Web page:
Social critics have long lamented Americas descent into a “culture of narcissism,” as Christopher Lasch so lastingly put it fifty years ago. From “first world problems” to political correctness, from the Oprahfication of emotional discourse to the development of Big Pharma products for every real and imagined pathology, therapeutic culture gets the blame. Ask not where the stereotype of feckless, overmedicated, half-paralyzed millennials comes from, for it comes from their parents therapists couches. Rethinking Therapeutic Culture makes a powerful case that weve got it all wrong. Editors Timothy Aubry and Trysh Travis bring us a dazzling array of contributors and perspectives to challenge the prevailing view of therapeutic culture as a destructive force that encourages narcissism, insecurity, and social isolation. The collection encourages us to examine what legitimate needs therapeutic practices have served and what unexpected political and social functions they may have performed. Offering both an extended history and a series of critical interventions organized around keywords like pain, privacy, and narcissism, this volume offers a more nuanced, empirically grounded picture of therapeutic culture than the one popularized by critics. Rethinking Therapeutic Culture is a timely book that will change the way weve been taught to see the landscape of therapy and self-help.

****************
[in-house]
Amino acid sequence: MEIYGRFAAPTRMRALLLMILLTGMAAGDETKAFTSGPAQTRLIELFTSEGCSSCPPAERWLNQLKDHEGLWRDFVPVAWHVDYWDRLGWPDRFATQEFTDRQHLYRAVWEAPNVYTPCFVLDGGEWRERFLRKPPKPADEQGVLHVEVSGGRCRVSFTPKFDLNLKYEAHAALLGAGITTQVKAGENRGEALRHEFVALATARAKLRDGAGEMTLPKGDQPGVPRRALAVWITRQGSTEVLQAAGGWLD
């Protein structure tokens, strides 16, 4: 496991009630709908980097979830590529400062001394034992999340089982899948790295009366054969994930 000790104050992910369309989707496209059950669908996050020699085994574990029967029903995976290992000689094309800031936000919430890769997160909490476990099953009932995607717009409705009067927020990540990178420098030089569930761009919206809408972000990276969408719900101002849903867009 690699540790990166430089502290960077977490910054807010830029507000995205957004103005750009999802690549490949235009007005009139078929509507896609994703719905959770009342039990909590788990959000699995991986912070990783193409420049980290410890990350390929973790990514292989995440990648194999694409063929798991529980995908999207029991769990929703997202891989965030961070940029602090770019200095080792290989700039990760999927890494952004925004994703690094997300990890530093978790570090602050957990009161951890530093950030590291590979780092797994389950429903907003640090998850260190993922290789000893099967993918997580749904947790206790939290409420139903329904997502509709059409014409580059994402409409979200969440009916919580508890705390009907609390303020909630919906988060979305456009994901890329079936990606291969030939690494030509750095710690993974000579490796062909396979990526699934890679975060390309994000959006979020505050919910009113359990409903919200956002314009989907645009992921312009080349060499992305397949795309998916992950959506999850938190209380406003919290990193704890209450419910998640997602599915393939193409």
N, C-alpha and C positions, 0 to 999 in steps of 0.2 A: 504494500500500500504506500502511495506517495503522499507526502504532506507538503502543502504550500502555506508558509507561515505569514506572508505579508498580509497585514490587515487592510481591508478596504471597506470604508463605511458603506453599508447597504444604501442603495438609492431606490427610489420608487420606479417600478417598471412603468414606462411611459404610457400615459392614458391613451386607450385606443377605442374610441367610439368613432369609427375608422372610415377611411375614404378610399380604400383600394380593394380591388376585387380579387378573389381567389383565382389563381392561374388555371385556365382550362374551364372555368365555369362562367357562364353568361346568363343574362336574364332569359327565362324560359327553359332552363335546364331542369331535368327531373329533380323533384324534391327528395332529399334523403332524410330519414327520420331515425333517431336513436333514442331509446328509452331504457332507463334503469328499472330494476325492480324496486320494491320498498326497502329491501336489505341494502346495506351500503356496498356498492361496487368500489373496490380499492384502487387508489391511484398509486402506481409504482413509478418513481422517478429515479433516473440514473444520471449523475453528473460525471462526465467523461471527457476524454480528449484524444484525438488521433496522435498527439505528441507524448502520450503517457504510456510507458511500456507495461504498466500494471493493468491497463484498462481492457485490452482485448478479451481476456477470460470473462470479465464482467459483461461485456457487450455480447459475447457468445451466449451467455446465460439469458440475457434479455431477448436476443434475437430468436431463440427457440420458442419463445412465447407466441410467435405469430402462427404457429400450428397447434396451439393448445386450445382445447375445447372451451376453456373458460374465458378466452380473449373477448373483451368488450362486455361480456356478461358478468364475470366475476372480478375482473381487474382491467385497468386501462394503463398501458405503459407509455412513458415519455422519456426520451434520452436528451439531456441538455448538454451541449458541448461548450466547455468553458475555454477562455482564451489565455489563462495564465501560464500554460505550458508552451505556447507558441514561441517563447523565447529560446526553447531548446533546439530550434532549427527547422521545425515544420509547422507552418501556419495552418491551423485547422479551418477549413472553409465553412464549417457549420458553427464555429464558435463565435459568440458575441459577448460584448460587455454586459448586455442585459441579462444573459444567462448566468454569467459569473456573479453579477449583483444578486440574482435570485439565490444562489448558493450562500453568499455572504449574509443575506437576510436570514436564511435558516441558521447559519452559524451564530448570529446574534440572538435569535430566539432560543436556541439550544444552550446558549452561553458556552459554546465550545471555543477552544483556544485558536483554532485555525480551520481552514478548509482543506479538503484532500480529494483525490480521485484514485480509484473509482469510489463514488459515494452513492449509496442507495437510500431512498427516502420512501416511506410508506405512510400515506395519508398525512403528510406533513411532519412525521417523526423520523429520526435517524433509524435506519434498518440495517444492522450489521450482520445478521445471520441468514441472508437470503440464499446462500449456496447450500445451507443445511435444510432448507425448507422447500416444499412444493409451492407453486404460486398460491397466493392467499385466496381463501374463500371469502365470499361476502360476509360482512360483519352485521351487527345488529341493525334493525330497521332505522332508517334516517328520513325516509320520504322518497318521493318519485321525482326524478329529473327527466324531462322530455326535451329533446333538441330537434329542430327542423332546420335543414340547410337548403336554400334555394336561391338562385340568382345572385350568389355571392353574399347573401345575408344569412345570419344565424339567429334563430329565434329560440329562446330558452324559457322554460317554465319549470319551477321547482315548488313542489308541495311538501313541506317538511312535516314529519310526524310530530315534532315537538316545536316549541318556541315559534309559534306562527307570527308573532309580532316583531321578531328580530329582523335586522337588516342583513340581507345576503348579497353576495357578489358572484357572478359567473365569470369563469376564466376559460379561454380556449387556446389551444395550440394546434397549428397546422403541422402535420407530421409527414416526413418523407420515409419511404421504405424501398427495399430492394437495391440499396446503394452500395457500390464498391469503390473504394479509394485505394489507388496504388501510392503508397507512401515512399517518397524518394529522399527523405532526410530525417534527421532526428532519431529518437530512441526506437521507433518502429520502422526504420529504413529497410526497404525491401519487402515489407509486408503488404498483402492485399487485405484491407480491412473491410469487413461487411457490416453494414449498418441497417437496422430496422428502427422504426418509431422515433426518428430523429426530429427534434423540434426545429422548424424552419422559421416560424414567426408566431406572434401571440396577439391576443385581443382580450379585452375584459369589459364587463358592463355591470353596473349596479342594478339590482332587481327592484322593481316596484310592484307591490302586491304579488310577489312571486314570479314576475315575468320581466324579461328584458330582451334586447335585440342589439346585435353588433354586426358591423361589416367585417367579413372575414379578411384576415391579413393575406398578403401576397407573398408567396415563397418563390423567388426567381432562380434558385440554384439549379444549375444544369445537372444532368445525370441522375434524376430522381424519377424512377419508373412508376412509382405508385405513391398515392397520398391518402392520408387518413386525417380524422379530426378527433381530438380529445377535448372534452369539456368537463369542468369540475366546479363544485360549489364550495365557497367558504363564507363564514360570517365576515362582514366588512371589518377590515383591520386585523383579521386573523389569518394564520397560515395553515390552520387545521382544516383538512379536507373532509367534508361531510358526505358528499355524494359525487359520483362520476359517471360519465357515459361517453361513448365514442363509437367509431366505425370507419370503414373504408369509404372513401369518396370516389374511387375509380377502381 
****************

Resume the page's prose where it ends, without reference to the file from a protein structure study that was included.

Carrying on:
About the Author